Hit film about Istanbul’s cats finally comes home to Turkey
Turkish filmmaker Ceyda Torun lived in Istanbul before moving overseas with her family. She never lost her fondness for the city or the cats, however, as her first feature documentary “Kedi,” a mischievous, loving and philosophical film, shows.
ISTANBUL, Turkey — Anyone who has ever been to Istanbul, Turkey’s biggest city, knows that it has harboured cats in its labyrinthine streets for centuries. They roam freely, bonding with humans as they see fit. The cats’ relationship with the city and the people that inhabit it inspired Ceyda Torun, a Turkish filmmaker now living in the United States, to shoot a feature-length documentary, chronicling the adventures of seven felines.
Kedi (“cat” in Turkish) was enthusiastically received in international festivals and during limited runs in independent theatres; it has since opened in large US cities and is becoming available to more viewers worldwide. The film, which had its Turkish premiere in Istanbul in February 2016, is finally coming to multiple screens in Istanbul and beyond on June 8.
Can you tell us about yourself? Where were you born? Where do you live now? What’s your life story?
CEYDA TORUN: I was born in Istanbul and lived in the Caddebostan neighbourhood [on the Asian side] as a child. I think I’m very lucky that I got to spend my childhood in Istanbul with the street cats being my best friends. At the time — this is late 1970s, early 1980s — Istanbul was a little different, it was a little more carefree; we all played on the streets, had a lot of fun.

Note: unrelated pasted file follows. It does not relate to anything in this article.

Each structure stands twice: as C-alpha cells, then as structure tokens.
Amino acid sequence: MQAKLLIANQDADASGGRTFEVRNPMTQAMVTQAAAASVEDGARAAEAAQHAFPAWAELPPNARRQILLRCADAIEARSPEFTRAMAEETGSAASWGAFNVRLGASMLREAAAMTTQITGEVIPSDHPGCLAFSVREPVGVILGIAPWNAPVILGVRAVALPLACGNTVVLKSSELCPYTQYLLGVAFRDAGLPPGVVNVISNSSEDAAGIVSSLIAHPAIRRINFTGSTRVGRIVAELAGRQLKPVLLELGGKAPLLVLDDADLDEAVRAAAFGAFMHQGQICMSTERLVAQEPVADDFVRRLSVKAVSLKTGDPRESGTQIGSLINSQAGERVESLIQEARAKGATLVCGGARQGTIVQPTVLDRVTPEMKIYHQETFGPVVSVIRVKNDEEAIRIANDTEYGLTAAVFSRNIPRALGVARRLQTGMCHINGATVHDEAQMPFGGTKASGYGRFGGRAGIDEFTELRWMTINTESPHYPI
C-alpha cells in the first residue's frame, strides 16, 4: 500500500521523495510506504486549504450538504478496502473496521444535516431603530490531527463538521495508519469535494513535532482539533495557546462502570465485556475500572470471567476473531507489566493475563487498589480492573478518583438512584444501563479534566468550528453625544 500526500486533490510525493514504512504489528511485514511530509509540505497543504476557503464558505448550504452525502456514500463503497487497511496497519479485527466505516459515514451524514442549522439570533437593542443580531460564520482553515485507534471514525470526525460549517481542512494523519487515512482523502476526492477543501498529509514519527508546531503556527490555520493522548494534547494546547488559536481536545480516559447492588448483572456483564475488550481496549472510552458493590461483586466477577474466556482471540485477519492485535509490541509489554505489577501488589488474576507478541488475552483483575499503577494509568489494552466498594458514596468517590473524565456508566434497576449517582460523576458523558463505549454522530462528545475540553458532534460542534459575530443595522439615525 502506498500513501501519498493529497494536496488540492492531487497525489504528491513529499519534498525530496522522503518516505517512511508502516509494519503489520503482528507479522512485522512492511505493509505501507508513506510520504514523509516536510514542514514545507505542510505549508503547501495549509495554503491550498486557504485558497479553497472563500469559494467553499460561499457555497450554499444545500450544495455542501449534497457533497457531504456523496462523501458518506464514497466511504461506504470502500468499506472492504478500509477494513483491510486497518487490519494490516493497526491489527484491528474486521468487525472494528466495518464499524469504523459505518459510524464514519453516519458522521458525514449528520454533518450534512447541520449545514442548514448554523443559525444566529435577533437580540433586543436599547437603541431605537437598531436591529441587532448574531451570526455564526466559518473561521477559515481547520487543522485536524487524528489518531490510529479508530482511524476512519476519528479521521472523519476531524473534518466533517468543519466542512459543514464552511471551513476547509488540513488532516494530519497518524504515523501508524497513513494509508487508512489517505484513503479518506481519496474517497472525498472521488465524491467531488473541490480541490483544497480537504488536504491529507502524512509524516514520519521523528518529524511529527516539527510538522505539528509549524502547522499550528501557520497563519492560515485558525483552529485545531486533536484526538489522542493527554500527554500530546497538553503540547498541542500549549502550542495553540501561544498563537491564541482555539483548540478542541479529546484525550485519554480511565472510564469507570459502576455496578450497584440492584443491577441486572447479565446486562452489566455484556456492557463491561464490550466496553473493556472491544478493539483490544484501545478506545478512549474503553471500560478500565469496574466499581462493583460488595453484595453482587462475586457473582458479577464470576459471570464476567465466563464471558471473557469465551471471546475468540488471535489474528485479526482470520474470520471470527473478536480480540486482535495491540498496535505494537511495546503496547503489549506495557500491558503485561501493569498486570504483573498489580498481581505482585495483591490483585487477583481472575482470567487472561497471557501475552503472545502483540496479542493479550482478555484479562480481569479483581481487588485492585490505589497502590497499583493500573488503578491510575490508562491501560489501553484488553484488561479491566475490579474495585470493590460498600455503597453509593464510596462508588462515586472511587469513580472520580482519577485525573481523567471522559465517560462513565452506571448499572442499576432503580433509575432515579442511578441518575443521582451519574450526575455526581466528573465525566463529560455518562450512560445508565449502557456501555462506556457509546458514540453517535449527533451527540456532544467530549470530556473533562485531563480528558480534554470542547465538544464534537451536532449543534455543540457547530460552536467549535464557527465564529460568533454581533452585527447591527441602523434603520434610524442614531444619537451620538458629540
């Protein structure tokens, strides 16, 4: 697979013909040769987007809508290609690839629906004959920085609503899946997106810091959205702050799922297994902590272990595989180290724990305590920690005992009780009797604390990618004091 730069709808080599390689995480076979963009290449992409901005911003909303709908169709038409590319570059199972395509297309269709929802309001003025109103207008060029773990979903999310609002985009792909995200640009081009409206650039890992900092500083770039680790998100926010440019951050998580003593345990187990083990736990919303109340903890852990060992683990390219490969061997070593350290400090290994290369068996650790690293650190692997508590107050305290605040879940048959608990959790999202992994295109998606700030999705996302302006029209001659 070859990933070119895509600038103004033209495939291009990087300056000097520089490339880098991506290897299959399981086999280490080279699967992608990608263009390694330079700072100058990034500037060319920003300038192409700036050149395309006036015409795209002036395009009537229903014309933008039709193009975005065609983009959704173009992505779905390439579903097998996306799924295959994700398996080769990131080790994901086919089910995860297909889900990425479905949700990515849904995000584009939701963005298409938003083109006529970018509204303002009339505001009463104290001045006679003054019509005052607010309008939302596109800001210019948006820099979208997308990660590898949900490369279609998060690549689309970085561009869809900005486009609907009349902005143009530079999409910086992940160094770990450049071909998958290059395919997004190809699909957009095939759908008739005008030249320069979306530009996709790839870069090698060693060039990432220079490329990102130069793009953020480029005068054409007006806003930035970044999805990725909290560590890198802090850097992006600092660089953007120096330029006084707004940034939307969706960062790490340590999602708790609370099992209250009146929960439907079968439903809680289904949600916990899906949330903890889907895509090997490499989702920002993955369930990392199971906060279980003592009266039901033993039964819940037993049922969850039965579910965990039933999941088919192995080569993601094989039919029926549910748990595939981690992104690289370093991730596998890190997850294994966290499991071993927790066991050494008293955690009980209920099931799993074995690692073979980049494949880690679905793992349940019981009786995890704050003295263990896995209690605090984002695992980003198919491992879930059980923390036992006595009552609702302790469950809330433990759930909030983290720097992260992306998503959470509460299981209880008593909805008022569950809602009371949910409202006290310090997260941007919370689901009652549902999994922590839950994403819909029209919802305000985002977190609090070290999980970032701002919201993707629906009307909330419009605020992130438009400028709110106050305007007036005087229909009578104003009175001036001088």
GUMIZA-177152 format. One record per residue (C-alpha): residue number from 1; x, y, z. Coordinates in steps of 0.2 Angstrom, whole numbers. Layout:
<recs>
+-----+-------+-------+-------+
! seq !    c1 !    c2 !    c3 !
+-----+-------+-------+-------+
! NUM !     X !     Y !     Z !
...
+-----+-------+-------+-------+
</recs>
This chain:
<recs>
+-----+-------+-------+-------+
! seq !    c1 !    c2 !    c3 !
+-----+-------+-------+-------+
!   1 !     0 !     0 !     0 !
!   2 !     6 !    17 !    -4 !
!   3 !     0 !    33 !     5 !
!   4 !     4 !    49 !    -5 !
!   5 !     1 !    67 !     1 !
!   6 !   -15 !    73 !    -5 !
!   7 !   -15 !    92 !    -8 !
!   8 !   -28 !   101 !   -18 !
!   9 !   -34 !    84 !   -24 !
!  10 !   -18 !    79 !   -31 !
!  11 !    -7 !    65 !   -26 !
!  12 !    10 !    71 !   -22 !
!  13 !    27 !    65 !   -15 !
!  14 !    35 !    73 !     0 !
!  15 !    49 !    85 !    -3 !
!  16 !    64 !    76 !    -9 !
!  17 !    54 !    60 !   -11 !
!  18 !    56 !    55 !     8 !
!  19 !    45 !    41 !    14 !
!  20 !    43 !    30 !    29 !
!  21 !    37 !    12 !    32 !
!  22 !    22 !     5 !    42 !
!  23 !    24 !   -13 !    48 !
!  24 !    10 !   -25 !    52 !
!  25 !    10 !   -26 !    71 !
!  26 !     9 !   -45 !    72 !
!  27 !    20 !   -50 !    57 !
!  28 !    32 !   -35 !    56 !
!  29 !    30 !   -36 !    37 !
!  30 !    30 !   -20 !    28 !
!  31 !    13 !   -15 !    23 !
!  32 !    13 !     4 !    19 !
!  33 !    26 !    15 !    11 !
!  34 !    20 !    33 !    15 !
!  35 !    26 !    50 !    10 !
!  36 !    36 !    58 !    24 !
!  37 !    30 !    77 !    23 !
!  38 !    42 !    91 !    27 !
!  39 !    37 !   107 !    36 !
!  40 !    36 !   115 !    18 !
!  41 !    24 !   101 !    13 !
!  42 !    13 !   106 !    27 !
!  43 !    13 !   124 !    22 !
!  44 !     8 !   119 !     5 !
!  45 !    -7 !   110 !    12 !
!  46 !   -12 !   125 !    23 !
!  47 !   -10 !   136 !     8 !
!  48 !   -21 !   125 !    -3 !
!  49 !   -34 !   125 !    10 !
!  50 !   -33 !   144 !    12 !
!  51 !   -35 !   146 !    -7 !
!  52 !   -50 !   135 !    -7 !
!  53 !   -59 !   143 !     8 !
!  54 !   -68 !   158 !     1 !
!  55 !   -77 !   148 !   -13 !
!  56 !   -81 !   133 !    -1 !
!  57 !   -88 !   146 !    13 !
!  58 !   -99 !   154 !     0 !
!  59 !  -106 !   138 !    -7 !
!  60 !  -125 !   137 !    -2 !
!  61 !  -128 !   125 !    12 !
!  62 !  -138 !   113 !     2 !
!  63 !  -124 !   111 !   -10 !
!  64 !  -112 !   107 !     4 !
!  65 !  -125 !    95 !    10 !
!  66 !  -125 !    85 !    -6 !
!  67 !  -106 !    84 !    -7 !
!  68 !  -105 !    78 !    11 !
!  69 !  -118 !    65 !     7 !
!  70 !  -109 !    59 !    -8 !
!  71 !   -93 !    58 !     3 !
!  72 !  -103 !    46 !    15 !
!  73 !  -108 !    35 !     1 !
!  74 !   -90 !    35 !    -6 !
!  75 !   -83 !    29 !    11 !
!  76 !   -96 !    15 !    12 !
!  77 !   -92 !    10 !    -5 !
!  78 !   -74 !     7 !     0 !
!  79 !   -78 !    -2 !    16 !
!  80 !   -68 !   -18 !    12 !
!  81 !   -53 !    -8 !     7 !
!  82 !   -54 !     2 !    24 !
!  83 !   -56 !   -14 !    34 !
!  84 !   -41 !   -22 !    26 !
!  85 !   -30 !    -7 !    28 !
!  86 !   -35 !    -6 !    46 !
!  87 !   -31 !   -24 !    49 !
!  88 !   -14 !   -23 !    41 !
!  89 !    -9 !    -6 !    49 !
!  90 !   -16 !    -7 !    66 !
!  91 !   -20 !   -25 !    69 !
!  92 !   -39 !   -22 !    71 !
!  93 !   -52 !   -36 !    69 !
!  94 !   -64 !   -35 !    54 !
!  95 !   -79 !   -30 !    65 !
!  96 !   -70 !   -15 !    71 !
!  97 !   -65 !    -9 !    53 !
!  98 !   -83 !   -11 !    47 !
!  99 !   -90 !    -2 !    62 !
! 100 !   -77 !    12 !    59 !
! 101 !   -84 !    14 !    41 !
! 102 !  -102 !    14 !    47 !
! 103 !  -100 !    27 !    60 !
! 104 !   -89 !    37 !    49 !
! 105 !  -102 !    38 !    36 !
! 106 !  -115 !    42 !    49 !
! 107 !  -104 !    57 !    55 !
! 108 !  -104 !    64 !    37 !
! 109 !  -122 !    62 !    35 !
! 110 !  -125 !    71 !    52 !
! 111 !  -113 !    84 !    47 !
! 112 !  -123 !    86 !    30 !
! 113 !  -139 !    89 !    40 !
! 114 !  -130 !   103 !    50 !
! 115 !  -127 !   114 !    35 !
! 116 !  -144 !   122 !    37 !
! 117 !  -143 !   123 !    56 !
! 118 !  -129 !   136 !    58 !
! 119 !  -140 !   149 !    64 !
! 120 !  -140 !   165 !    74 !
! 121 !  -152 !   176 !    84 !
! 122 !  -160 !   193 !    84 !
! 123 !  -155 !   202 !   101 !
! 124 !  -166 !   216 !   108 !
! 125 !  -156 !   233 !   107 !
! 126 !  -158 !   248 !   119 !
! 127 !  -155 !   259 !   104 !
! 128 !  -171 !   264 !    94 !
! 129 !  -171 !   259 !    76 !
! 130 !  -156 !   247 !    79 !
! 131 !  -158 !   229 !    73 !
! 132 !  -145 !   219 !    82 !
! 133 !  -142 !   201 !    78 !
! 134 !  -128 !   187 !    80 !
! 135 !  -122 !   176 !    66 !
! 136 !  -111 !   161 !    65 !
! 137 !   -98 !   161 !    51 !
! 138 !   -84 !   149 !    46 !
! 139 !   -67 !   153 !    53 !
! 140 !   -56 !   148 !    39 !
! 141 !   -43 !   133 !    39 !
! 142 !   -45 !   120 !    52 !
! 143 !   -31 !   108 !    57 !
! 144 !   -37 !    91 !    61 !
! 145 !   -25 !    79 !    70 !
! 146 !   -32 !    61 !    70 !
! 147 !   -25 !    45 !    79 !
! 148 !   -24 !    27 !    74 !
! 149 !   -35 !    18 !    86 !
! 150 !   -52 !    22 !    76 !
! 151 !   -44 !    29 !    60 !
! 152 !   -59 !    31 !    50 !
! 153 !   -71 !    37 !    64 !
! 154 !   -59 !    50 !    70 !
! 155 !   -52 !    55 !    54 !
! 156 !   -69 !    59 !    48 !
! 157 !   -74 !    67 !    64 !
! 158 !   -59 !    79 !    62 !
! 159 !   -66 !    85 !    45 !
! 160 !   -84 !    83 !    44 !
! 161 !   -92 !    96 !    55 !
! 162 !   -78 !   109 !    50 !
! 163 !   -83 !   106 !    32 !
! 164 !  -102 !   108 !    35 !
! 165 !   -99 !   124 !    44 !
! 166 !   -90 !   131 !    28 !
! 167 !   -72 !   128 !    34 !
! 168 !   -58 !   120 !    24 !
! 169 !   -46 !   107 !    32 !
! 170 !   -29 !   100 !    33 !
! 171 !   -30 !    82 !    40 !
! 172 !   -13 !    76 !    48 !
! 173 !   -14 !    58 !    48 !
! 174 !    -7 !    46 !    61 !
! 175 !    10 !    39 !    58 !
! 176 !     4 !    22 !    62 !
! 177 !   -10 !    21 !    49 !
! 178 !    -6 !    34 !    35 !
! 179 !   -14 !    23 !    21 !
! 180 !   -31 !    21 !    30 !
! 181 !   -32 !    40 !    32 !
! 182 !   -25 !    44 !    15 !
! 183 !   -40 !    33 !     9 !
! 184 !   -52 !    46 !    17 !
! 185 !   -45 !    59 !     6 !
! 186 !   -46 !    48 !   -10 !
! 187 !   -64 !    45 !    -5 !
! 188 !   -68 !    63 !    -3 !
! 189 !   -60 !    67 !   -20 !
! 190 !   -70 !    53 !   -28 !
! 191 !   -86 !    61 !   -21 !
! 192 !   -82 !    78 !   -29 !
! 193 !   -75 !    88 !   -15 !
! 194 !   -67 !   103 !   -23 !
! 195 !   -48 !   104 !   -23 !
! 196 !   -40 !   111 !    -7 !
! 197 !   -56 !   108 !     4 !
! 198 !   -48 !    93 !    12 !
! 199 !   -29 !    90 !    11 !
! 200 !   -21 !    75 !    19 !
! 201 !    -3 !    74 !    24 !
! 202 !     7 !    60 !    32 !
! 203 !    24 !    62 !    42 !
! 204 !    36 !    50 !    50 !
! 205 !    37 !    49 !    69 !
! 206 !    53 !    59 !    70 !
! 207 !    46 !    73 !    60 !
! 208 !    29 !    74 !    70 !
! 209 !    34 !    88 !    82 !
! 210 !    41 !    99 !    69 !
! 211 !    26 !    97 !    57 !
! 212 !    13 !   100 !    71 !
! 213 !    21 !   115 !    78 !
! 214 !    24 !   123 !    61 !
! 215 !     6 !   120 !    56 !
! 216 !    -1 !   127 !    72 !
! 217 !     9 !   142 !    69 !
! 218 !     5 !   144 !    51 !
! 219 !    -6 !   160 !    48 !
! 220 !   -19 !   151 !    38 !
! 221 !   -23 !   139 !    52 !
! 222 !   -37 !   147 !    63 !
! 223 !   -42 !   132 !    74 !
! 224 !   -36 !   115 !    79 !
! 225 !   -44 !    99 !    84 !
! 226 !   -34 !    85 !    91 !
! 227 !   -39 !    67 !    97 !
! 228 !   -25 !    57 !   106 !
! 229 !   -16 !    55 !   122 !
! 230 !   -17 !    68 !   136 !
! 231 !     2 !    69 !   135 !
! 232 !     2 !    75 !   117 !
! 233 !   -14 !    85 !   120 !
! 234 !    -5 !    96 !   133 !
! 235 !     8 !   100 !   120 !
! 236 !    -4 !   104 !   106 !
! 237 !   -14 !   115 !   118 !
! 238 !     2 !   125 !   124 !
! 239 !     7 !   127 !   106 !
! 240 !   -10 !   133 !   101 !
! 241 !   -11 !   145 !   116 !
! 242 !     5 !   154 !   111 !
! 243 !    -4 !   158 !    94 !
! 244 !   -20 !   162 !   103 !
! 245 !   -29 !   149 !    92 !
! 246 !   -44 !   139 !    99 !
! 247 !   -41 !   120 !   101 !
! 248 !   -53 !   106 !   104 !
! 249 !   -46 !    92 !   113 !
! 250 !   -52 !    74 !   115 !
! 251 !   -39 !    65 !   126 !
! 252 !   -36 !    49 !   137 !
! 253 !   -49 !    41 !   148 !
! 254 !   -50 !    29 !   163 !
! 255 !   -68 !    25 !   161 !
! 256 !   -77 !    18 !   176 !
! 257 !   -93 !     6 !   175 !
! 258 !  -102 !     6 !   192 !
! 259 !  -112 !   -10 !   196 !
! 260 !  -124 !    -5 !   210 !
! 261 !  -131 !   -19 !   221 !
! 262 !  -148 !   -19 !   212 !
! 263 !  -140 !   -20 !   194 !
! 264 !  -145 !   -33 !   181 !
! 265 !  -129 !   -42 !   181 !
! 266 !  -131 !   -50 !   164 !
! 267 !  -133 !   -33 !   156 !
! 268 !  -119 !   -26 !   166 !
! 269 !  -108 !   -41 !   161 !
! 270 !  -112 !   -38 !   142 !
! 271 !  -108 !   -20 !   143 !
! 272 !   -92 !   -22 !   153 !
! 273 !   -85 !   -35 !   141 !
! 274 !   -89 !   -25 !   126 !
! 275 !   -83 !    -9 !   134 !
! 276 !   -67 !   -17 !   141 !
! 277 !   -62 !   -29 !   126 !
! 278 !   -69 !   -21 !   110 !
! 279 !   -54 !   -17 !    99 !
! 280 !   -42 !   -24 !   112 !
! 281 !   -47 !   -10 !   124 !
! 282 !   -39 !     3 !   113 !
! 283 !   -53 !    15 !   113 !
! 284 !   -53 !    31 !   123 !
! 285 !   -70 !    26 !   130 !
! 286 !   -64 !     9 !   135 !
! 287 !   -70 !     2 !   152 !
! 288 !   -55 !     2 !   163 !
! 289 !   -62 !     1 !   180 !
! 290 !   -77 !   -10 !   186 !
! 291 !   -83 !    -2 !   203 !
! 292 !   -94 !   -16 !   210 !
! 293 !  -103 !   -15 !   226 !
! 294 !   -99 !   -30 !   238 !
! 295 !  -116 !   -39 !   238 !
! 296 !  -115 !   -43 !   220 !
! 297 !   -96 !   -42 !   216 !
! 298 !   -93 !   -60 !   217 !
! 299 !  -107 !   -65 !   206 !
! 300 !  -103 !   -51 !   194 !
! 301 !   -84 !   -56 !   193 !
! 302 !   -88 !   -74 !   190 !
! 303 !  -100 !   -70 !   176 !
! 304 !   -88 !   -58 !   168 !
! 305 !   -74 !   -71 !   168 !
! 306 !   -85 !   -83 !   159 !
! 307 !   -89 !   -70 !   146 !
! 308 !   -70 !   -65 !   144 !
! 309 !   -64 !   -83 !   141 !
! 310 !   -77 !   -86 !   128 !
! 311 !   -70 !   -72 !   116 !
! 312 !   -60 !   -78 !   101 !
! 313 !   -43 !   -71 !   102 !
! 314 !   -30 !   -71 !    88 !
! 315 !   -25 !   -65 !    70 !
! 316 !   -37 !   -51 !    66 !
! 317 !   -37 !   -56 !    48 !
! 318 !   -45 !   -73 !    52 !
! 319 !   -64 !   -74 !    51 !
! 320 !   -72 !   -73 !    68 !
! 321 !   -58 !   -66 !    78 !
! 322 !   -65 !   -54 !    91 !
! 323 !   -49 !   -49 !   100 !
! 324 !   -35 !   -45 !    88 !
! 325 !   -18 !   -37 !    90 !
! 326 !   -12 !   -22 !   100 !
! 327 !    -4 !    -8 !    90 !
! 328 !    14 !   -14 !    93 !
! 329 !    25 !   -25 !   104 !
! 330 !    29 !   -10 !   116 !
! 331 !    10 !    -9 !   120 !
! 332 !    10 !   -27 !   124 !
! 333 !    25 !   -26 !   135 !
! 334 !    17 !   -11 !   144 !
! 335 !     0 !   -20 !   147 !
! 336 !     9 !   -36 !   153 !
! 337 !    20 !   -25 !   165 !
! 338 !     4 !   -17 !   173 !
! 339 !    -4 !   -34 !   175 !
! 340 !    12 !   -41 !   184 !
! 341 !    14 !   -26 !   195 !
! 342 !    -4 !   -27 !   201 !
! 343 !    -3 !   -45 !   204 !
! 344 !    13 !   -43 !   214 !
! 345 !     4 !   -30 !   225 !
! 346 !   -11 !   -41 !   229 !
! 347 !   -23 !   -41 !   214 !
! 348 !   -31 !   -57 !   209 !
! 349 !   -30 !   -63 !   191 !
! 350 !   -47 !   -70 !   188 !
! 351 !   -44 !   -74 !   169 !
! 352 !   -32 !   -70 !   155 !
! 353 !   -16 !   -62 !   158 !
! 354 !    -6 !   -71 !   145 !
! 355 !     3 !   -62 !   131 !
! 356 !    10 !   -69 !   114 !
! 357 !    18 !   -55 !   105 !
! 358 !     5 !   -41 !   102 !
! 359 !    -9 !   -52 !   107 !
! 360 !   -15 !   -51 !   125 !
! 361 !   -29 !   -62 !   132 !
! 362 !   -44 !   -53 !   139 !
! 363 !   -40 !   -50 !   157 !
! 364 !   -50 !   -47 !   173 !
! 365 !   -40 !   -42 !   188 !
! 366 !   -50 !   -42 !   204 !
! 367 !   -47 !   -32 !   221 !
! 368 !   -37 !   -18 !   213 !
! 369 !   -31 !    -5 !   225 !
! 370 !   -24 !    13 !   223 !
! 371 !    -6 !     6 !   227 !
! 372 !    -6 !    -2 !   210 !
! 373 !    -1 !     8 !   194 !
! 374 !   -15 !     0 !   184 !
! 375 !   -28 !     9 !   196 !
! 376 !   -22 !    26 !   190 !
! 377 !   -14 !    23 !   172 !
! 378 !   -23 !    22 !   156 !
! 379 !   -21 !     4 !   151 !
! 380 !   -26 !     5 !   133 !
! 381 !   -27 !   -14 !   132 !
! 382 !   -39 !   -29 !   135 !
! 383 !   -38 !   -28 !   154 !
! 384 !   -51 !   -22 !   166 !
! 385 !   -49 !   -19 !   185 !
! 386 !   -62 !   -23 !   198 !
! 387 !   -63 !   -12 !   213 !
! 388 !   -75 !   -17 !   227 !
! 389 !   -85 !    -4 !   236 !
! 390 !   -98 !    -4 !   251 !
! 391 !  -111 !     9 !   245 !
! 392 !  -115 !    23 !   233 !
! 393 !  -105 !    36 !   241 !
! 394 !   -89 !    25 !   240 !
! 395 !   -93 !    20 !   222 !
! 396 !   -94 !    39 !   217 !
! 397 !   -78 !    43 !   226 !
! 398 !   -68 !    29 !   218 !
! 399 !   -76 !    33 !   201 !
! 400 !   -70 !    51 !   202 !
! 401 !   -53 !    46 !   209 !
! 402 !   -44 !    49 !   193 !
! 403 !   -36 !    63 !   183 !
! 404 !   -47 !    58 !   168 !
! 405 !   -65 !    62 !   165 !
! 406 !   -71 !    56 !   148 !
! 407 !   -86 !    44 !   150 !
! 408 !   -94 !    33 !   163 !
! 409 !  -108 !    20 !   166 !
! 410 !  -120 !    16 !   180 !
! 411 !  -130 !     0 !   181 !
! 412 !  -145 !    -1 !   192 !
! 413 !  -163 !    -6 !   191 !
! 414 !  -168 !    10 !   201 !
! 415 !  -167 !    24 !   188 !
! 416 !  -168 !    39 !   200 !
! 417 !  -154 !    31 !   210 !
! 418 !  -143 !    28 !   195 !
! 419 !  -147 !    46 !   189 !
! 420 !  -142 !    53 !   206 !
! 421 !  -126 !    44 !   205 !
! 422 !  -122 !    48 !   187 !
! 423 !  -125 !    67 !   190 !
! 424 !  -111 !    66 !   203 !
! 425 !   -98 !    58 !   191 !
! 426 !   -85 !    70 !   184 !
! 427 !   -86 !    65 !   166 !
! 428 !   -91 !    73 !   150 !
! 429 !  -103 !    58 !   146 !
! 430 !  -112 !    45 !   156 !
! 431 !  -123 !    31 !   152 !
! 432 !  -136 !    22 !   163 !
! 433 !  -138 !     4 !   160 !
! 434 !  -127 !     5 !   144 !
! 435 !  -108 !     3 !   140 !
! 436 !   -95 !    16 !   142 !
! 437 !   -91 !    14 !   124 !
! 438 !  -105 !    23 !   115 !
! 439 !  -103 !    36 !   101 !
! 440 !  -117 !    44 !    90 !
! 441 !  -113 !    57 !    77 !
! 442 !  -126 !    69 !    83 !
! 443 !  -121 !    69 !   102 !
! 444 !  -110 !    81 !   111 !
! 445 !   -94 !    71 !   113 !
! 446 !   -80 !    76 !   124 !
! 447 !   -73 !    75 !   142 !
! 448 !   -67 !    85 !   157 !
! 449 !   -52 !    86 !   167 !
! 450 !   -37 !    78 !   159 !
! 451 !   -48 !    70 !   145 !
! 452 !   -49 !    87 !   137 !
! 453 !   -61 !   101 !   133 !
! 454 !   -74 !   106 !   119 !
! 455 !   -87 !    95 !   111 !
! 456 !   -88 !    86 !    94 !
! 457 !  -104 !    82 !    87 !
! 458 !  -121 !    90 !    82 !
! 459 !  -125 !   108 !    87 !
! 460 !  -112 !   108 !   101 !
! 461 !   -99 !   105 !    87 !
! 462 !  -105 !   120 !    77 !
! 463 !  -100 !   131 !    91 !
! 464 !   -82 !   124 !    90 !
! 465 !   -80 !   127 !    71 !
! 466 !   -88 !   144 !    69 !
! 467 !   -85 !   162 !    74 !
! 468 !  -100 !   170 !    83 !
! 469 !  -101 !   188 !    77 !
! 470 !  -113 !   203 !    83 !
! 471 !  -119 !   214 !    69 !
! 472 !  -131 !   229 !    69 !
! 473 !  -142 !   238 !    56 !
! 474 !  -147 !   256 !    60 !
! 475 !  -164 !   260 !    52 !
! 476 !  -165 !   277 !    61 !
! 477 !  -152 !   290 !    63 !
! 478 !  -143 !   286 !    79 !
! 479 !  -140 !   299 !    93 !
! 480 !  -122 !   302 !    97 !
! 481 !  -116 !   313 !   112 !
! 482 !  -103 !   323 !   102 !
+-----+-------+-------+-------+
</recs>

Then we, as a family, started moving around, first to Jordan, then to the US to work. And then for high school. I went to college in Boston, and came back to Istanbul for a few years to start working in film alongside a great filmmaker, Reha Erdem. Then I moved to London and worked in film there for a few years, and then I moved to Los Angeles. Now I [have lived] in Los Angeles for the last ten years. That’s my life in a nutshell.
How is it living between Istanbul and Los Angeles?
CT: I come to Istanbul often. There were maybe ten years when I didn’t come to Istanbul. Now in my adult life, I try to come more than once a year, trying to make work as an excuse to be in Istanbul. Actually, that’s how this film was originally conceived: My producing partner and cinematographer Charlie Wuppermann and I started our own production company [Termite Films], and we were creating films we wanted to make.
We thought we should make a documentary. Of course we both love Istanbul, and any excuse we can make to come to Istanbul is a good excuse. So that was our starting point, and I think I’m very lucky that I could come to Istanbul as often as I did from the time that we left. My mother was very keen that I would not lose touch with my roots and it gave me a very interesting perspective to see the city change every year so drastically. But certain things still remain the same. And one of these things was the cats. It all came together very nicely that I got to make this film about cats in Istanbul.